Many nurses naturally think of the nursing process and critical thinking as two of the engines that drive the vehicle of nursing care. While these are hallmarks of our profession, nursing is also driven by another engine: relationships.
Relationships in nursing school
During nursing education, interaction with professors, fellow students, preceptors, and others is central to the student experience. Nursing can’t be learned in a vacuum or solely in front of a computer; the nursing student must be immersed in a sea of relationships that informs the process of becoming a qualified healthcare professional.
In study groups, student nurses engage in co-learning that offers opportunities for mutual support and informal education between students. In clinical settings, relationships with patients, peers, preceptors, allied health professionals, clinical instructors, doctors, and others teach the student nurse the collaborative nature of healthcare delivery. The camaraderie of nursing school can indeed be a powerfully formative force.
Relationships in the workplace
No matter if a nurse works in outpatient dialysis, research, a call center, assisted living, ICU, or flight nursing, relationships are the basis of how and why things get done in our profession. Compromise, collaboration, and mutual learning are key aspects of workplace relationships.
Nurses look to one another for support, advice, assistance, reflection, and affirmation. In the clinical setting, nurses ask one another to double-check an order, assist with a procedure, provide backup during well-deserved breaks, or any other number of requests.
Even in education, nursing research, the pharmaceutical industry, or biotech, nurses need relationships with colleagues who can corroborate data and provide valuable feedback. Nurses can work with scientists, informaticists, engineers, and all manner of professionals, many of whom work in entirely non-clinical roles. Moreover, nurses must understand how to cultivate relationships with managers, executives, administrators, insurance representatives, and other important figures within the healthcare milieu.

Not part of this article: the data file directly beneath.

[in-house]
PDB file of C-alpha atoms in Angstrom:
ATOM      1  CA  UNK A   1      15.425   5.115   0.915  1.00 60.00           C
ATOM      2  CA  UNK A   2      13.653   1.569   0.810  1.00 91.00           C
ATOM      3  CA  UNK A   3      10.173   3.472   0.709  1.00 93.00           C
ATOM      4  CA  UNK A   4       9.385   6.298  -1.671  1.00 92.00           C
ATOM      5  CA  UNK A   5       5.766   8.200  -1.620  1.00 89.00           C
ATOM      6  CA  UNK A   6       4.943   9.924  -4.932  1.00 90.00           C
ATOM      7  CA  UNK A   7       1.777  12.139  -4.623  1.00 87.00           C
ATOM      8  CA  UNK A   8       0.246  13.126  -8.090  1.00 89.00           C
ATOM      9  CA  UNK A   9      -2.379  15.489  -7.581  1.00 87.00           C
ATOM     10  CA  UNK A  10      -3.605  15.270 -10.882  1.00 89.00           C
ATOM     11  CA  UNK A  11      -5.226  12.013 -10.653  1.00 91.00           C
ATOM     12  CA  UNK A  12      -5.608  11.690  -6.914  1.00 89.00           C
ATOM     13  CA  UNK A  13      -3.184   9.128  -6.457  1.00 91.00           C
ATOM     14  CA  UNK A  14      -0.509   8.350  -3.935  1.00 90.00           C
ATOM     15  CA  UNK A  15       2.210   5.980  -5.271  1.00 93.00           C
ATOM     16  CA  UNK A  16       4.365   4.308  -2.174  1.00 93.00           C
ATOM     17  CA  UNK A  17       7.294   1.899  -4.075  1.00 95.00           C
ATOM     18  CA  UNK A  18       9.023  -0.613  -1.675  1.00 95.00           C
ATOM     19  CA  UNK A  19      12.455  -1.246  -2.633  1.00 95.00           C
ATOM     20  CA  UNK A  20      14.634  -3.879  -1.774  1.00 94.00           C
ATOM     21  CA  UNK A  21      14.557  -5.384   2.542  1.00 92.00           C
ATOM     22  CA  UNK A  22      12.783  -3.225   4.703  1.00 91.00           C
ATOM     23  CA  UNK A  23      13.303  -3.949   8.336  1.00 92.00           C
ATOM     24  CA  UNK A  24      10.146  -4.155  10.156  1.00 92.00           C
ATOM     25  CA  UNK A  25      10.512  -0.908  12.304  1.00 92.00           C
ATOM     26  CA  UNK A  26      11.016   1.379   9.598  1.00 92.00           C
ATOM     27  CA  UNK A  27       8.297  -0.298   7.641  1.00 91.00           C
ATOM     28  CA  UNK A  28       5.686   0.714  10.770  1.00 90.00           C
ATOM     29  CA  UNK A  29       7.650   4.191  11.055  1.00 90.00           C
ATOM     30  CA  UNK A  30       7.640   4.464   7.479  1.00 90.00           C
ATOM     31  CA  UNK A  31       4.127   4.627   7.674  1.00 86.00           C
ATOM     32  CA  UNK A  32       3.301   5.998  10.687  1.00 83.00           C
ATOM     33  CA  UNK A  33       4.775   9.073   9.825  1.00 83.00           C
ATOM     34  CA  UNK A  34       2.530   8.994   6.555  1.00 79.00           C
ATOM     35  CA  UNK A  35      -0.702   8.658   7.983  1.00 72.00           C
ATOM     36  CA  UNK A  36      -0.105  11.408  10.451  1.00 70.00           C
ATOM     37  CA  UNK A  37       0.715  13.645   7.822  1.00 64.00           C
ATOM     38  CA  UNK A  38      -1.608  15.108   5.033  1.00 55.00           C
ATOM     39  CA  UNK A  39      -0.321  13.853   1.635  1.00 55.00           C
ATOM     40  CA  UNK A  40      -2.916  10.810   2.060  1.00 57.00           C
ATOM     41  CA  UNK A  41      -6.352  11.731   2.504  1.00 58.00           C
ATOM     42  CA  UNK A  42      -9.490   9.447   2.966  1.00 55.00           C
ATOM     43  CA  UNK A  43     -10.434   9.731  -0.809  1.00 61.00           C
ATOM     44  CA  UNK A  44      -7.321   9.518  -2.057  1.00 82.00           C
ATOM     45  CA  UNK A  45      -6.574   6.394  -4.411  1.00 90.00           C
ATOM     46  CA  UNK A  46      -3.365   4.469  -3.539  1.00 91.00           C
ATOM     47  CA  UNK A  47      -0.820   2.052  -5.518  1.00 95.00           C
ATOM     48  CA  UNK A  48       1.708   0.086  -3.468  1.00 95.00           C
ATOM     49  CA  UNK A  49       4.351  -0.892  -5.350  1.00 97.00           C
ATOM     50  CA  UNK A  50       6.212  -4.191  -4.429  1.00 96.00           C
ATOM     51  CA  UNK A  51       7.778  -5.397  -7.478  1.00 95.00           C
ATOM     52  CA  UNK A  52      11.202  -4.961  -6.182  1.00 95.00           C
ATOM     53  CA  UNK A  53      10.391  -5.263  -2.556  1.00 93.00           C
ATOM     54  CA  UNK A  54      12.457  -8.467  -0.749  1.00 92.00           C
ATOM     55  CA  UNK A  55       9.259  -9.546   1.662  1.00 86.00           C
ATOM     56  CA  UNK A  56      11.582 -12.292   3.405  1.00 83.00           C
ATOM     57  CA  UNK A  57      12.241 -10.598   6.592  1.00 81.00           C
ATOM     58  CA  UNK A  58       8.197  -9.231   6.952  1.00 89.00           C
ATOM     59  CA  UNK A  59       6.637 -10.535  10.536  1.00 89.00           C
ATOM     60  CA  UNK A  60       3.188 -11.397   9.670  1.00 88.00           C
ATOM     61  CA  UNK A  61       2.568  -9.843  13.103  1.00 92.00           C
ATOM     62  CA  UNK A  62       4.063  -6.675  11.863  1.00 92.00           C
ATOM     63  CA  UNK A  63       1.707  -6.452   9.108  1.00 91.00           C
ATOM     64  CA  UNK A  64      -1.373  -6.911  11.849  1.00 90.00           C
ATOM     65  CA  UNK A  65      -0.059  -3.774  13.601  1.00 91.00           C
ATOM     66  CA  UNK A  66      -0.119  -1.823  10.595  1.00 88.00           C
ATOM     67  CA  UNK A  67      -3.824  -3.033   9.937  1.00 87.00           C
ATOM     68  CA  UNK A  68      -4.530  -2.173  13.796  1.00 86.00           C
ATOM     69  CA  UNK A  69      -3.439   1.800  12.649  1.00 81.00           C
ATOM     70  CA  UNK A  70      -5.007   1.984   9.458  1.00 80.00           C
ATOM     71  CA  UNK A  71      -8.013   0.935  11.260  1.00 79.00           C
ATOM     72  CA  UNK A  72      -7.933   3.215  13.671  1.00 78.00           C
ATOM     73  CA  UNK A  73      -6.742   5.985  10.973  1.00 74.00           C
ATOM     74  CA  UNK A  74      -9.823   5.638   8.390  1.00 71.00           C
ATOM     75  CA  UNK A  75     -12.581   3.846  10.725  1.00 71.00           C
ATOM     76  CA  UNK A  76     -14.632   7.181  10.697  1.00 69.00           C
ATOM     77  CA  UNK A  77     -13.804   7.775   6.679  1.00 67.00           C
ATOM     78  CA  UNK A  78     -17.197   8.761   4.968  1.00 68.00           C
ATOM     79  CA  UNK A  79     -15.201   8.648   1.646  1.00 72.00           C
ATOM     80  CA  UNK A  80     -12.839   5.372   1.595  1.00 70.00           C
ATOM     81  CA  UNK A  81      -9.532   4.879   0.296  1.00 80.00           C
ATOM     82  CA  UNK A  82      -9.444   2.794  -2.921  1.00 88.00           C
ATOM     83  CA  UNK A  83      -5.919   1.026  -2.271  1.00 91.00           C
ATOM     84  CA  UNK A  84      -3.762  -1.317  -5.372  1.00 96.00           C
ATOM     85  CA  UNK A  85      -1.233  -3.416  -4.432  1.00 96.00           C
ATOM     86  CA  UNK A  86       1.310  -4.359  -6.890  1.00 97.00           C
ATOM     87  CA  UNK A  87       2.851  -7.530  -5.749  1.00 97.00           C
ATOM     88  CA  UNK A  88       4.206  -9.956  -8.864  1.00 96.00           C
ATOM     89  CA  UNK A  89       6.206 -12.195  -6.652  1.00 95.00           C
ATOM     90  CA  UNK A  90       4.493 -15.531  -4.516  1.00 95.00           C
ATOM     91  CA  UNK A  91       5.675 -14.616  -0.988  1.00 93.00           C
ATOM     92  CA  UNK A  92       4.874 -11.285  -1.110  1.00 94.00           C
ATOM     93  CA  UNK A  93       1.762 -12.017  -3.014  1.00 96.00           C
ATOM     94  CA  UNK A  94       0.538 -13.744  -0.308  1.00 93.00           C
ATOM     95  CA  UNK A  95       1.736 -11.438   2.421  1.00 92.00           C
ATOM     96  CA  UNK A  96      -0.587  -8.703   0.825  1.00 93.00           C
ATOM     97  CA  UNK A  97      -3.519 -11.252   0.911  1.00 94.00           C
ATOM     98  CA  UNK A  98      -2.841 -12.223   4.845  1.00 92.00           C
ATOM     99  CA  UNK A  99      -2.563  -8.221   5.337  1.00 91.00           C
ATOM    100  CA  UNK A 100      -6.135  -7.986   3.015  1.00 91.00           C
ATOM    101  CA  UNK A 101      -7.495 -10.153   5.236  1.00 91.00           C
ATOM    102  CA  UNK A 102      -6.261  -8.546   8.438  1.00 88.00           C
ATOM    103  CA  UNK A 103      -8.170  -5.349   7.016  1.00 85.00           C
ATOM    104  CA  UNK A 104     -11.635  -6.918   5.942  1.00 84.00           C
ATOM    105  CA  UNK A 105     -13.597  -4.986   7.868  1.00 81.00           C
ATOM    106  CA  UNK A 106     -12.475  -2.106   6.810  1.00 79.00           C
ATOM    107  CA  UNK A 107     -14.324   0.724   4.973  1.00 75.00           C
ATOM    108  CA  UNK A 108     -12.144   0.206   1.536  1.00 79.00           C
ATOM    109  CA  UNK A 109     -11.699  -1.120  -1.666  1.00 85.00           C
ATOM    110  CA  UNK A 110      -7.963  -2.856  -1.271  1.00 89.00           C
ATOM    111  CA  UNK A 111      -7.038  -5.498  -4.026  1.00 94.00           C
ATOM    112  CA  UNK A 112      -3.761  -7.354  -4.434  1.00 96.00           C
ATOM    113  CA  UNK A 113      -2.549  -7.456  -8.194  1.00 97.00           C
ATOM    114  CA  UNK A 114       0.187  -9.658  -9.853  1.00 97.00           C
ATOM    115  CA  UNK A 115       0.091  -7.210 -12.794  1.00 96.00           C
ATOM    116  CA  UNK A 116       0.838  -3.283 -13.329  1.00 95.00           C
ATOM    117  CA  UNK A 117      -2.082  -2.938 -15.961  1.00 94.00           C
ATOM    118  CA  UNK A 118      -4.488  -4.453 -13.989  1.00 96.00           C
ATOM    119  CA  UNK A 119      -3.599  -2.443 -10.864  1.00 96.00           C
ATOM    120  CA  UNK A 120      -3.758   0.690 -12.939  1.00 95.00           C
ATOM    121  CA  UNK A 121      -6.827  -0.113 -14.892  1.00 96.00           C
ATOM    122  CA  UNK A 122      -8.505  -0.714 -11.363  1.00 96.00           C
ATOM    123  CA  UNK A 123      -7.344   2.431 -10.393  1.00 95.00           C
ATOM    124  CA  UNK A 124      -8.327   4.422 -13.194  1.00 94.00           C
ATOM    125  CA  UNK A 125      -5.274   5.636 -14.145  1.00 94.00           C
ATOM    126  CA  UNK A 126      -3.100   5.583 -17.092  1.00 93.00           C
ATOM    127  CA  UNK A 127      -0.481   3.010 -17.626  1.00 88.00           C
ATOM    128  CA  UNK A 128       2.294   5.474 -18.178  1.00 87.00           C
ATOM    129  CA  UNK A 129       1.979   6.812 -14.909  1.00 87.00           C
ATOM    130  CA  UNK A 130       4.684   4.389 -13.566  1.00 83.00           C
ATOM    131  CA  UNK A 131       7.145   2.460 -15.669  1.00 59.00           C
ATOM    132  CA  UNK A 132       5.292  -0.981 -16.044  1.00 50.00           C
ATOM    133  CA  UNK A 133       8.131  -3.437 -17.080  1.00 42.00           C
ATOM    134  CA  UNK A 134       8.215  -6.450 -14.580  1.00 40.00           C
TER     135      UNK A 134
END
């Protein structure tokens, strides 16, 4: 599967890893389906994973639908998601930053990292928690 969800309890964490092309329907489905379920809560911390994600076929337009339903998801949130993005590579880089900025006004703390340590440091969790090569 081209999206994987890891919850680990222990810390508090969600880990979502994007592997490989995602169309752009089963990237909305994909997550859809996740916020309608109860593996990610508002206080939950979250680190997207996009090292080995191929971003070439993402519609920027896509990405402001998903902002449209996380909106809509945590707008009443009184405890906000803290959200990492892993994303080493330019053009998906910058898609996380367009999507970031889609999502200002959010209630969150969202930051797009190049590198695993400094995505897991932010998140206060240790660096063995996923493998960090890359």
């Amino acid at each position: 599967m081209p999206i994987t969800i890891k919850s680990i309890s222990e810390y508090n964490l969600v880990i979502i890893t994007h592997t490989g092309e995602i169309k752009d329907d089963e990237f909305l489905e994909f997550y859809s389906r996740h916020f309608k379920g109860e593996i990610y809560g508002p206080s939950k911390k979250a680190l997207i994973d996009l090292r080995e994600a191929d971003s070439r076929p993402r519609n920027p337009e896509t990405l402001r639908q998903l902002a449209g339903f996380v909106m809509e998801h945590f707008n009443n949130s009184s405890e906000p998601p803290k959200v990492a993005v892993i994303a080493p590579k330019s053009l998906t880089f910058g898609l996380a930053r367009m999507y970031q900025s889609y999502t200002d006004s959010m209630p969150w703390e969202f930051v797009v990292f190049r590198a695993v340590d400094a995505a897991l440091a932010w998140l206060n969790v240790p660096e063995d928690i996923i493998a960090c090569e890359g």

Workplace relationships are central to the nursing experience, and no relationship is more key than the nurse-patient connection. In nursing school, a great deal of attention should be paid to this crucial relationship that nurses must learn to forge in order to provide the best possible care. Patient’s families also figure in nursing’s relational sphere, and the navigation of complex interpersonal dynamics is squarely within the nurse’s purview.
The wider world
Nurses are like anyone else; they have friends, colleagues, peers, acquaintances, and others with whom they interact regularly. Relationships are, after all, a natural part of life. A nurse’s essential “nurseness” can often speak for itself. For instance, a nurse may regularly check on an elderly neighbor out of a feeling of nurse-like responsibility for the neighbor’s well-being. Another nurse might volunteer providing free healthcare to the homeless or organizing a diabetes fund-raiser 10k race.
In essence, nursing is rooted in the real world, and it relies on the interplay of individuals, groups, and institutions. The nurse can serve as a conduit and exemplar of healthy communication and the building of positive rapport.
Nursing students can learn the skills of relationship and carry them into their professional practice. And seasoned nurses can continue to hone their communication skills, increase their emotional and relational intelligence, and use the power of relationships to foster improved nursing care and more satisfying careers.
Keith Carlson, RN, BSN, NC-BC is a holistic career coach for nurses, award-winning nurse blogger, writer, podcaster, speaker, consultant, author, and popular career columnist. With two decades of nursing experience, Keith deeply understands the issues faced by 21st-century nurses. Keith’s two podcasts, RNFM Radio and The Nurse Keith Show, offer inspiration and practical support to nurses seeking to create meaningful, satisfying lives and careers. Keith’s message of savvy career management and professional satisfaction reaches tens of thousands of nurses worldwide. He can be found at NurseKeith.com.
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